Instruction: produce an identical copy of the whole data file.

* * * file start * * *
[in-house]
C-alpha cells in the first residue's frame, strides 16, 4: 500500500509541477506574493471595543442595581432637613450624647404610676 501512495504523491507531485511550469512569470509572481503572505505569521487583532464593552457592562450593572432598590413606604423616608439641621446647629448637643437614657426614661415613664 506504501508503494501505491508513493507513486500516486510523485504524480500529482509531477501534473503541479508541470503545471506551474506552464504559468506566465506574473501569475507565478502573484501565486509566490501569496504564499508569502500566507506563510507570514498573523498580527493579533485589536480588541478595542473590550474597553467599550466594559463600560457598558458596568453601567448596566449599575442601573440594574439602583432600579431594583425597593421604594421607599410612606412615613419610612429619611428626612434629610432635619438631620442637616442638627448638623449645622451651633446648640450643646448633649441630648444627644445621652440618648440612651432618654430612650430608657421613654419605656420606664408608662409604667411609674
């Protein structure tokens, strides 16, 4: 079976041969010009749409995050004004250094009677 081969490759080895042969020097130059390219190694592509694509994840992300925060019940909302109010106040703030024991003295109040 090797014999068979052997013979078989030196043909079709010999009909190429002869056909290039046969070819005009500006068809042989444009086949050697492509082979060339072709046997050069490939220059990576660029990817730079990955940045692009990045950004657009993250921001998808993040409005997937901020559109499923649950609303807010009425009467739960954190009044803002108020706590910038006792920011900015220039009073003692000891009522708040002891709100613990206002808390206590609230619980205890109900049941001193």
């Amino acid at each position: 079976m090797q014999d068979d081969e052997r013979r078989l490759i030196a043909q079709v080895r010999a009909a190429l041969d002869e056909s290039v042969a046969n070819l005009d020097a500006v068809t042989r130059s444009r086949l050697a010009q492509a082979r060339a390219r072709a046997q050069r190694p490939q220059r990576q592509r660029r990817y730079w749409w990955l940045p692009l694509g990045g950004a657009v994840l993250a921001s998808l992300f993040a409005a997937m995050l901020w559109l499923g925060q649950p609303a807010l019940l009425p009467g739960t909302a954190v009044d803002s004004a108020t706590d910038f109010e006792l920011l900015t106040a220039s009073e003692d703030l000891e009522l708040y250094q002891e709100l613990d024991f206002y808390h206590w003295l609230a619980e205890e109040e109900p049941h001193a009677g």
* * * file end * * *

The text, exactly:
[in-house]
C-alpha cells in the first residue's frame, strides 16, 4: 500500500509541477506574493471595543442595581432637613450624647404610676 501512495504523491507531485511550469512569470509572481503572505505569521487583532464593552457592562450593572432598590413606604423616608439641621446647629448637643437614657426614661415613664 506504501508503494501505491508513493507513486500516486510523485504524480500529482509531477501534473503541479508541470503545471506551474506552464504559468506566465506574473501569475507565478502573484501565486509566490501569496504564499508569502500566507506563510507570514498573523498580527493579533485589536480588541478595542473590550474597553467599550466594559463600560457598558458596568453601567448596566449599575442601573440594574439602583432600579431594583425597593421604594421607599410612606412615613419610612429619611428626612434629610432635619438631620442637616442638627448638623449645622451651633446648640450643646448633649441630648444627644445621652440618648440612651432618654430612650430608657421613654419605656420606664408608662409604667411609674
């Protein structure tokens, strides 16, 4: 079976041969010009749409995050004004250094009677 081969490759080895042969020097130059390219190694592509694509994840992300925060019940909302109010106040703030024991003295109040 090797014999068979052997013979078989030196043909079709010999009909190429002869056909290039046969070819005009500006068809042989444009086949050697492509082979060339072709046997050069490939220059990576660029990817730079990955940045692009990045950004657009993250921001998808993040409005997937901020559109499923649950609303807010009425009467739960954190009044803002108020706590910038006792920011900015220039009073003692000891009522708040002891709100613990206002808390206590609230619980205890109900049941001193």
């Amino acid at each position: 079976m090797q014999d068979d081969e052997r013979r078989l490759i030196a043909q079709v080895r010999a009909a190429l041969d002869e056909s290039v042969a046969n070819l005009d020097a500006v068809t042989r130059s444009r086949l050697a010009q492509a082979r060339a390219r072709a046997q050069r190694p490939q220059r990576q592509r660029r990817y730079w749409w990955l940045p692009l694509g990045g950004a657009v994840l993250a921001s998808l992300f993040a409005a997937m995050l901020w559109l499923g925060q649950p609303a807010l019940l009425p009467g739960t909302a954190v009044d803002s004004a108020t706590d910038f109010e006792l920011l900015t106040a220039s009073e003692d703030l000891e009522l708040y250094q002891e709100l613990d024991f206002y808390h206590w003295l609230a619980e205890e109040e109900p049941h001193a009677g």